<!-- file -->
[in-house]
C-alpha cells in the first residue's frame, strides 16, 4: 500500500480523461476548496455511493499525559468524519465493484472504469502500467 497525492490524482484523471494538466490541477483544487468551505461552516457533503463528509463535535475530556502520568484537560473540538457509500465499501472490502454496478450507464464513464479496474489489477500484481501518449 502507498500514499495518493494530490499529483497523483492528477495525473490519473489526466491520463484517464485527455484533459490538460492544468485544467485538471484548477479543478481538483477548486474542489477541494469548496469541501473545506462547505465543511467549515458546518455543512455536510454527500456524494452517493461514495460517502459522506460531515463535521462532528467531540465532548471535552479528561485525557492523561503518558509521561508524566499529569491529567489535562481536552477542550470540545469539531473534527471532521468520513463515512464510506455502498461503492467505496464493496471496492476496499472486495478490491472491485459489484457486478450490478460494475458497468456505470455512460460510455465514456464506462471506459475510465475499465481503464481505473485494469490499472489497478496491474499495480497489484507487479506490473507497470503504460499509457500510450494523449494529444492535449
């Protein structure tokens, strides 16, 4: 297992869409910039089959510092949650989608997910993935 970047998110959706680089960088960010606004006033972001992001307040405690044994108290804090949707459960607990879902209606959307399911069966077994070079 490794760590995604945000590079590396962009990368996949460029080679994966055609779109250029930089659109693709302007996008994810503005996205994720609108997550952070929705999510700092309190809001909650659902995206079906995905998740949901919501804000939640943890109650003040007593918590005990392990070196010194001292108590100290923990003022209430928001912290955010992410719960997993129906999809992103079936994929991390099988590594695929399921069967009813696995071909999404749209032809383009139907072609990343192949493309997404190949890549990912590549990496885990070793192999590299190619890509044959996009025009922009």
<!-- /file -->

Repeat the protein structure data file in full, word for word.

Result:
[in-house]
C-alpha cells in the first residue's frame, strides 16, 4: 500500500480523461476548496455511493499525559468524519465493484472504469502500467 497525492490524482484523471494538466490541477483544487468551505461552516457533503463528509463535535475530556502520568484537560473540538457509500465499501472490502454496478450507464464513464479496474489489477500484481501518449 502507498500514499495518493494530490499529483497523483492528477495525473490519473489526466491520463484517464485527455484533459490538460492544468485544467485538471484548477479543478481538483477548486474542489477541494469548496469541501473545506462547505465543511467549515458546518455543512455536510454527500456524494452517493461514495460517502459522506460531515463535521462532528467531540465532548471535552479528561485525557492523561503518558509521561508524566499529569491529567489535562481536552477542550470540545469539531473534527471532521468520513463515512464510506455502498461503492467505496464493496471496492476496499472486495478490491472491485459489484457486478450490478460494475458497468456505470455512460460510455465514456464506462471506459475510465475499465481503464481505473485494469490499472489497478496491474499495480497489484507487479506490473507497470503504460499509457500510450494523449494529444492535449
């Protein structure tokens, strides 16, 4: 297992869409910039089959510092949650989608997910993935 970047998110959706680089960088960010606004006033972001992001307040405690044994108290804090949707459960607990879902209606959307399911069966077994070079 490794760590995604945000590079590396962009990368996949460029080679994966055609779109250029930089659109693709302007996008994810503005996205994720609108997550952070929705999510700092309190809001909650659902995206079906995905998740949901919501804000939640943890109650003040007593918590005990392990070196010194001292108590100290923990003022209430928001912290955010992410719960997993129906999809992103079936994929991390099988590594695929399921069967009813696995071909999404749209032809383009139907072609990343192949493309997404190949890549990912590549990496885990070793192999590299190619890509044959996009025009922009």